From rocky passes to warm tubs — getting in our cruising rhythm

Sliding sideways with the flood current through a narrow, rock-strewn channel called Devil’s Elbow, I watched the depth sounder read 6 feet under the keel then 4 before Jill came out of the companionway as it reached 1.8. The sun was nearing the tops of the mountains on our bow and I held a hand […]

Sliding sideways with the flood current through a narrow, rock-strewn channel called Devil’s Elbow, I watched the depth sounder read 6 feet under the keel then 4 before Jill came out of the companionway as it reached 1.8. The sun was nearing the tops of the mountains on our bow and I held a hand up above my eyes to shield them from the bright light. Picking out the next navigation aid, I waited and gave the engine a burst in forward to ease through the shallow water and around a small island to a perfectly protected anchorage.

Yahtzee’s track through tricky Rocky Pass.

That was the skinniest section of water in the aptly named Rocky Pass, and local fisherman we’d talked to had recommended reaching it at or near high tide. To get there from Port Protection we’d sailed too fast, which is a good problem to have, and chose to anchor short of the elbow to wait for more water to come in. To pass the time, we went ashore to wander around and then made dinner before getting underway again prior to sunset. The days are getting long and with useable daylight from 5 a.m. until after 9 p.m., we had time and flexibility to move the few extra miles if we wanted. Such is life in Southeast Alaska.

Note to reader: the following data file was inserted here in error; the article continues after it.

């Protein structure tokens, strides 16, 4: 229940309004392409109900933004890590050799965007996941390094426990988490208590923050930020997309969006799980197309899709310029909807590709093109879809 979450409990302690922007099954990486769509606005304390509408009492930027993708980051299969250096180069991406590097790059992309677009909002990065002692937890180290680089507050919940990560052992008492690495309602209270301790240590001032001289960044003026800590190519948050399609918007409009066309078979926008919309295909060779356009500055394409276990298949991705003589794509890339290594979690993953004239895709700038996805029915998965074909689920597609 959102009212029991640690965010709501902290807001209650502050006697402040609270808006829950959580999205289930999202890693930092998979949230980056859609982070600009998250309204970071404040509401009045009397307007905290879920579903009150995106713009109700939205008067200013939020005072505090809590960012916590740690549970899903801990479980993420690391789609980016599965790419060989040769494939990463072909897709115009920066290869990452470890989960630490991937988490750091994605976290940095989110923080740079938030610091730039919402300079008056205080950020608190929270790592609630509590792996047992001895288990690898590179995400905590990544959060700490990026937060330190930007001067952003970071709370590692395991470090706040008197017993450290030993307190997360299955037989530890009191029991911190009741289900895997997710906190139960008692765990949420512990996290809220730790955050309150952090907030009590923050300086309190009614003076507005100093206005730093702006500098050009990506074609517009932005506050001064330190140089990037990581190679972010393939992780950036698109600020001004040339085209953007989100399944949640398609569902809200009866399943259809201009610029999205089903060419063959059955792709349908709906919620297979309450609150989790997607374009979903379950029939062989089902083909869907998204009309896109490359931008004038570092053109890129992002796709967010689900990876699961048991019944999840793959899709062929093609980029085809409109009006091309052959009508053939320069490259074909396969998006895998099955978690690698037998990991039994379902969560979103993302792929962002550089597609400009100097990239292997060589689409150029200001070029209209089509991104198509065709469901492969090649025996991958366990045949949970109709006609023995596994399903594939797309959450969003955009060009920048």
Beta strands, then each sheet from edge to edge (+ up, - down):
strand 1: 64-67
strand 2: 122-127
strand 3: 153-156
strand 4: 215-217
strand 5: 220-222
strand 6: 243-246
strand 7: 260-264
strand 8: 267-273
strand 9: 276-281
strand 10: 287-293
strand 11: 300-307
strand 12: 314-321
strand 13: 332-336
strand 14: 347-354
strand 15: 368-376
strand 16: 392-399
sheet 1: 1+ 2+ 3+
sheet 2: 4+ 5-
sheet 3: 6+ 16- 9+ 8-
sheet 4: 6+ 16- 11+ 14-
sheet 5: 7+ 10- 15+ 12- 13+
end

Two moose we spotted on shore while waiting for the tide.

The Rhythm of Cruising

What we’re learning about cruising here is that it has a lot in store for those who have time to wander around by boat — more than we ever imagined. We’ve sailed a lot and motored some while playing the 13-plus foot tidal swings and their associated currents to our advantage. We’ve gazed at sweeping mountain views in awe and have relished the sight of whales, moose, seals, sea lions, eagles and every manner of sea bird.

A mountain peak reflects on the water just before sunset.

Along the way we’ve had a mixture of rain, sun, clouds, wind, calms and everything in between. And while the warm sun has been glorious, the rain and associated cold hasn’t gotten us down. After-all, this is a rainforest, which means complaining about the weather would be even more useless than it already is. No matter what it’s doing outside, we’ve kept rolling along, enjoying what makes cruising this area unique.

The boys walking in a mountain lake during a moment of clouds and sun.

Of course, we expected all this to a degree. But what we didn’t realize was how quickly we’d be captivated and lulled into a gentle cruising rhythm. We’ve been in Alaska for over three weeks and have found a near perfect groove of relaxing at anchor, moving to the next spot, enjoying small ports, hiking beaches and forests, fishing and crabbing, sailing the dinghy, having beach fires, working and even getting some things done around the boat. That has especially been true over the past week.